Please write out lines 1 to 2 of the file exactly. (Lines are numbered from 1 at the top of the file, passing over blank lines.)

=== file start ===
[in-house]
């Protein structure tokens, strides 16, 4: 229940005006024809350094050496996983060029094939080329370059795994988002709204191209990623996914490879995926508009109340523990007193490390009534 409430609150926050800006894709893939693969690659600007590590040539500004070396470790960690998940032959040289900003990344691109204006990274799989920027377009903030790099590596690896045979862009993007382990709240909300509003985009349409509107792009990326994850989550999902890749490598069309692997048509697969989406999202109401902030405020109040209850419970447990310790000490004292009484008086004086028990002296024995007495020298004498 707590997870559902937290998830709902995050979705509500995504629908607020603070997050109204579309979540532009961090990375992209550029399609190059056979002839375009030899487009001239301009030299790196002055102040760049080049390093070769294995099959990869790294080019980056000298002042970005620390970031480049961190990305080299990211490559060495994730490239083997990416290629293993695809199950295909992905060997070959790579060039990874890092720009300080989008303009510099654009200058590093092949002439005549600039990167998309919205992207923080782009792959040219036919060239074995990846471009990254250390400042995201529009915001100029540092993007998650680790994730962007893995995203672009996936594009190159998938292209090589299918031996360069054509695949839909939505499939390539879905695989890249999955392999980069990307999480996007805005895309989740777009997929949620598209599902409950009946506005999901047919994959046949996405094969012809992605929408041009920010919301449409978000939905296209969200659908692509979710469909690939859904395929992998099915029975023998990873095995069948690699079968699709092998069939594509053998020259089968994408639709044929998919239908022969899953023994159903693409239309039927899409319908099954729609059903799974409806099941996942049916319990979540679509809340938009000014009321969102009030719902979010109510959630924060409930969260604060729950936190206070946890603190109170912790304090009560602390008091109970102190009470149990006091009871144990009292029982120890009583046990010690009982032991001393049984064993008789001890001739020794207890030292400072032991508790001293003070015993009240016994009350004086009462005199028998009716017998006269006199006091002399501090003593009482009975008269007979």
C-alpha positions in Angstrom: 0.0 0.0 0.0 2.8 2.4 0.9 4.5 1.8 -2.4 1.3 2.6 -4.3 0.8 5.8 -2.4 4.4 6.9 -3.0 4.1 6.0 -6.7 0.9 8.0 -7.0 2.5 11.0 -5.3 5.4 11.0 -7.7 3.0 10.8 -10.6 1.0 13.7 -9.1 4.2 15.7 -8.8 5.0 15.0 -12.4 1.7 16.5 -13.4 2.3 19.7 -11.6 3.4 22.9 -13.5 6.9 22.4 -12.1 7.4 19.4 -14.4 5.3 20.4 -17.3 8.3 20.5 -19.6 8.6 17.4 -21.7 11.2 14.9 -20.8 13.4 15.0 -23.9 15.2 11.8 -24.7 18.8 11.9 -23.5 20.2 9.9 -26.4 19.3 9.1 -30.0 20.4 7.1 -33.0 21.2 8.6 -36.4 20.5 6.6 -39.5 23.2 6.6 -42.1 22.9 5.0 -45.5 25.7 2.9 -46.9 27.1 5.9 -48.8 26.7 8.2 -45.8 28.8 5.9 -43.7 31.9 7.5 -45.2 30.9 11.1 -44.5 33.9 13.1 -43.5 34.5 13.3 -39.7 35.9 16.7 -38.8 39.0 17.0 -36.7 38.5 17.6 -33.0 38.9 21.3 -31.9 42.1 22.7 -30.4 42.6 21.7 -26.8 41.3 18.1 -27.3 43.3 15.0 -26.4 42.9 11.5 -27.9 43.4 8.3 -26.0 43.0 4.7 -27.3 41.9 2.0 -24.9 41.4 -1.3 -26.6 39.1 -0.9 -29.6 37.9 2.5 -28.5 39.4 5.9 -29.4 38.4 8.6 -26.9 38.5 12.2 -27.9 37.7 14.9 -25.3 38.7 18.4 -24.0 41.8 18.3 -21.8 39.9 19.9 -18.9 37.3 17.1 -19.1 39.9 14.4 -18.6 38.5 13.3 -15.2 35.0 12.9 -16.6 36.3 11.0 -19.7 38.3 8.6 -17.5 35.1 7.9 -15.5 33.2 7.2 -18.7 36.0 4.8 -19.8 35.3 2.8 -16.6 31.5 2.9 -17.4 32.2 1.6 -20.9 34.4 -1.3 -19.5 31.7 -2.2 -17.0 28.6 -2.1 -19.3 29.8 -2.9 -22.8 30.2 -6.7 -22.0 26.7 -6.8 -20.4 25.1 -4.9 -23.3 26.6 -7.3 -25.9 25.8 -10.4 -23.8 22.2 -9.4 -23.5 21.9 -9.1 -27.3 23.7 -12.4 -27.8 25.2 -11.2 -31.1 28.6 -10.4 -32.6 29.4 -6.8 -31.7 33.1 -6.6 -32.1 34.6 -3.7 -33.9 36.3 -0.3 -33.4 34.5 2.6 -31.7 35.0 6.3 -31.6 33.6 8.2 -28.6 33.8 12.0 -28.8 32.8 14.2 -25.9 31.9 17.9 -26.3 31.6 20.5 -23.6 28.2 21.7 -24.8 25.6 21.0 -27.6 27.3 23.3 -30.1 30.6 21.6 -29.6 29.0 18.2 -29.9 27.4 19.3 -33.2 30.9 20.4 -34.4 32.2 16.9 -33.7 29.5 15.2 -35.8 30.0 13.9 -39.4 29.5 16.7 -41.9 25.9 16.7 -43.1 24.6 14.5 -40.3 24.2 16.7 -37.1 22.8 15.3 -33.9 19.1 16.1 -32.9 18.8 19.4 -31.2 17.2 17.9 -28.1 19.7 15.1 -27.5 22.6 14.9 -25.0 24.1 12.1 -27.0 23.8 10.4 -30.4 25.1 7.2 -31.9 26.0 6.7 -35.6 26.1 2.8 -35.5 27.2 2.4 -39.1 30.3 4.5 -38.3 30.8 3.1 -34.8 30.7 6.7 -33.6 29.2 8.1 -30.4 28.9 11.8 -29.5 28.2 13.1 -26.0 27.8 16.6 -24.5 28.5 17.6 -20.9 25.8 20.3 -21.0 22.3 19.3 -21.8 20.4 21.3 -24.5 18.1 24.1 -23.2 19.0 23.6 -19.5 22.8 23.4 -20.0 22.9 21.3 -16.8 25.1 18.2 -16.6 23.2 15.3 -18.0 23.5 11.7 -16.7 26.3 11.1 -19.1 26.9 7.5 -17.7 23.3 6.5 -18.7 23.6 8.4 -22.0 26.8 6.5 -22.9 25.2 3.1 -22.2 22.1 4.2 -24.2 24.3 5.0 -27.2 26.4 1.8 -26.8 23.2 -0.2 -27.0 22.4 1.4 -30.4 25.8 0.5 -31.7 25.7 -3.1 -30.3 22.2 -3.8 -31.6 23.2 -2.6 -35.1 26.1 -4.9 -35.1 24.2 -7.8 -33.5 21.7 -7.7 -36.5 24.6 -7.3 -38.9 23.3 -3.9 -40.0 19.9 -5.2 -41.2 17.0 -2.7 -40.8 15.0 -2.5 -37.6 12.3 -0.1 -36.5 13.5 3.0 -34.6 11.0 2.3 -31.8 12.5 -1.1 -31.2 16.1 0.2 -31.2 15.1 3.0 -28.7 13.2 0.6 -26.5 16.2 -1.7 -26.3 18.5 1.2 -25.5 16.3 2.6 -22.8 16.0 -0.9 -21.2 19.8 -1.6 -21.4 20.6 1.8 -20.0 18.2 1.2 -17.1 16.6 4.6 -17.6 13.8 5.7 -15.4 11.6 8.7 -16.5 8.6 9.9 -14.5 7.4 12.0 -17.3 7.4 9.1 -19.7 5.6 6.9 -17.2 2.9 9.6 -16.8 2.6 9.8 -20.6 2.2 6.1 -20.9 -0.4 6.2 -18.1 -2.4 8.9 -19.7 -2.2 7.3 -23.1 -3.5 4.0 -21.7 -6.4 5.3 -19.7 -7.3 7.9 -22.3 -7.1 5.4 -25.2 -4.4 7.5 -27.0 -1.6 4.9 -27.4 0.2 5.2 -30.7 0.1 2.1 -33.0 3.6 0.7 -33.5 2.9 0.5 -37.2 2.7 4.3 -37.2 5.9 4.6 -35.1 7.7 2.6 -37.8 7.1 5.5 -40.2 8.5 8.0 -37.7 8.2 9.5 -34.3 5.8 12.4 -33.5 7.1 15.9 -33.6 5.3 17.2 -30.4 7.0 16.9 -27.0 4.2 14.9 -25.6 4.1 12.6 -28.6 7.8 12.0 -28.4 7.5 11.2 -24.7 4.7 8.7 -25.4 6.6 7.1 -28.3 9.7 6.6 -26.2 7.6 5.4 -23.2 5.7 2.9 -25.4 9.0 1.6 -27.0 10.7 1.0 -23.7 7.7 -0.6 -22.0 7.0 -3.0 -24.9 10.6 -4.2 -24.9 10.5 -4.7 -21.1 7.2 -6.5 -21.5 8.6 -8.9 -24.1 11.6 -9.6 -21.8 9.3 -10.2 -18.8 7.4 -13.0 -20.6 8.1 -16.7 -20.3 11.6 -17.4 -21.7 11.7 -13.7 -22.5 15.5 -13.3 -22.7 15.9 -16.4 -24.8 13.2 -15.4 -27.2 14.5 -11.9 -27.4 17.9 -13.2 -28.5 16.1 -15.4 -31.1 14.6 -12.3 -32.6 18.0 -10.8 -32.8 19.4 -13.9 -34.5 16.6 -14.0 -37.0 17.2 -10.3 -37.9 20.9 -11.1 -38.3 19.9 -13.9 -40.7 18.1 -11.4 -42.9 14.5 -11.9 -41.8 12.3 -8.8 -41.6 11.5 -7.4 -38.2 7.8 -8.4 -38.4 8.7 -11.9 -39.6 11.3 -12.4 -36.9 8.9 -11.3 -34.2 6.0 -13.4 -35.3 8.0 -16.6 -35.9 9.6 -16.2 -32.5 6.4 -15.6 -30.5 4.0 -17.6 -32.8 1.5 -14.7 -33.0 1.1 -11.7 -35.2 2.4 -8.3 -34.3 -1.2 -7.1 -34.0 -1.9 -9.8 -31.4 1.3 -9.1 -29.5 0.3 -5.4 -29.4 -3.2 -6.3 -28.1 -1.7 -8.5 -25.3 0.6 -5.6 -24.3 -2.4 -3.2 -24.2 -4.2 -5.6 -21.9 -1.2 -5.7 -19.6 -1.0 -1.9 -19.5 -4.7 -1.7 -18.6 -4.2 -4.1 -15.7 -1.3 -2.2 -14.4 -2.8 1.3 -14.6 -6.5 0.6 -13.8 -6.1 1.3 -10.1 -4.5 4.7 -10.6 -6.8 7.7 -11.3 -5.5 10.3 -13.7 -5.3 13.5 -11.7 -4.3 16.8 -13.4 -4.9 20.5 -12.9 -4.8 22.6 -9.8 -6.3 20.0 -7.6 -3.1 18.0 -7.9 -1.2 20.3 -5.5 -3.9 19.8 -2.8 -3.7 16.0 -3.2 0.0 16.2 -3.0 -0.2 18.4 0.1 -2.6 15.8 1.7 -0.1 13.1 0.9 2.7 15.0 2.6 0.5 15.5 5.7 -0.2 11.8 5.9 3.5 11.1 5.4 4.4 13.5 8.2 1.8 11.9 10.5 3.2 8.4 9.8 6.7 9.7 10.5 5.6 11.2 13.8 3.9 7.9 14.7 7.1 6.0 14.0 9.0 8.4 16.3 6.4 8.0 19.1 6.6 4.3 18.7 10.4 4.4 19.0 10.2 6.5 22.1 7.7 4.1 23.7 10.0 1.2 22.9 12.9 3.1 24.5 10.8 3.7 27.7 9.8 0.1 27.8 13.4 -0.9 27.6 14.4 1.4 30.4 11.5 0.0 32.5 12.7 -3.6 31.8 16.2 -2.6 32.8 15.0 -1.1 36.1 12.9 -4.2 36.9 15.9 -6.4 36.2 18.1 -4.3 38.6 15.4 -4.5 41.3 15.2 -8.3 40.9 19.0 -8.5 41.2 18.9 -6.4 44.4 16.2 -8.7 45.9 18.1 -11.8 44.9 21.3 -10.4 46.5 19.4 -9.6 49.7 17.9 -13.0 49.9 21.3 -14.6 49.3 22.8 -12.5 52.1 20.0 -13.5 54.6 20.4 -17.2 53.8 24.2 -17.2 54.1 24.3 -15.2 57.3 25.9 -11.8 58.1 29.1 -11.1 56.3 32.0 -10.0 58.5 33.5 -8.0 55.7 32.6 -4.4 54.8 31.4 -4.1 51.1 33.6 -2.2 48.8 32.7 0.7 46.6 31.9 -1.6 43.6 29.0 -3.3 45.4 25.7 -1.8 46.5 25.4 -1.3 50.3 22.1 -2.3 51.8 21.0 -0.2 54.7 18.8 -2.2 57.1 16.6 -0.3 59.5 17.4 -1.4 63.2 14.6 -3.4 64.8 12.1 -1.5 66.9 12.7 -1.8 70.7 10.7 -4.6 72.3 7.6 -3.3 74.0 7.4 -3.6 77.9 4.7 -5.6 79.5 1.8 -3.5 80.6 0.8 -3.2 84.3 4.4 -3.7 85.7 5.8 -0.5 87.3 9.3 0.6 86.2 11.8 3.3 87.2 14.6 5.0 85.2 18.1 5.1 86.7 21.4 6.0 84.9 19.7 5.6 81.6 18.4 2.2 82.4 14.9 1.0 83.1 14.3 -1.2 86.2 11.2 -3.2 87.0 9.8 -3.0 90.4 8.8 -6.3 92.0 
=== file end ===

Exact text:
[in-house]
């Protein structure tokens, strides 16, 4: 229940005006024809350094050496996983060029094939080329370059795994988002709204191209990623996914490879995926508009109340523990007193490390009534 409430609150926050800006894709893939693969690659600007590590040539500004070396470790960690998940032959040289900003990344691109204006990274799989920027377009903030790099590596690896045979862009993007382990709240909300509003985009349409509107792009990326994850989550999902890749490598069309692997048509697969989406999202109401902030405020109040209850419970447990310790000490004292009484008086004086028990002296024995007495020298004498 707590997870559902937290998830709902995050979705509500995504629908607020603070997050109204579309979540532009961090990375992209550029399609190059056979002839375009030899487009001239301009030299790196002055102040760049080049390093070769294995099959990869790294080019980056000298002042970005620390970031480049961190990305080299990211490559060495994730490239083997990416290629293993695809199950295909992905060997070959790579060039990874890092720009300080989008303009510099654009200058590093092949002439005549600039990167998309919205992207923080782009792959040219036919060239074995990846471009990254250390400042995201529009915001100029540092993007998650680790994730962007893995995203672009996936594009190159998938292209090589299918031996360069054509695949839909939505499939390539879905695989890249999955392999980069990307999480996007805005895309989740777009997929949620598209599902409950009946506005999901047919994959046949996405094969012809992605929408041009920010919301449409978000939905296209969200659908692509979710469909690939859904395929992998099915029975023998990873095995069948690699079968699709092998069939594509053998020259089968994408639709044929998919239908022969899953023994159903693409239309039927899409319908099954729609059903799974409806099941996942049916319990979540679509809340938009000014009321969102009030719902979010109510959630924060409930969260604060729950936190206070946890603190109170912790304090009560602390008091109970102190009470149990006091009871144990009292029982120890009583046990010690009982032991001393049984064993008789001890001739020794207890030292400072032991508790001293003070015993009240016994009350004086009462005199028998009716017998006269006199006091002399501090003593009482009975008269007979």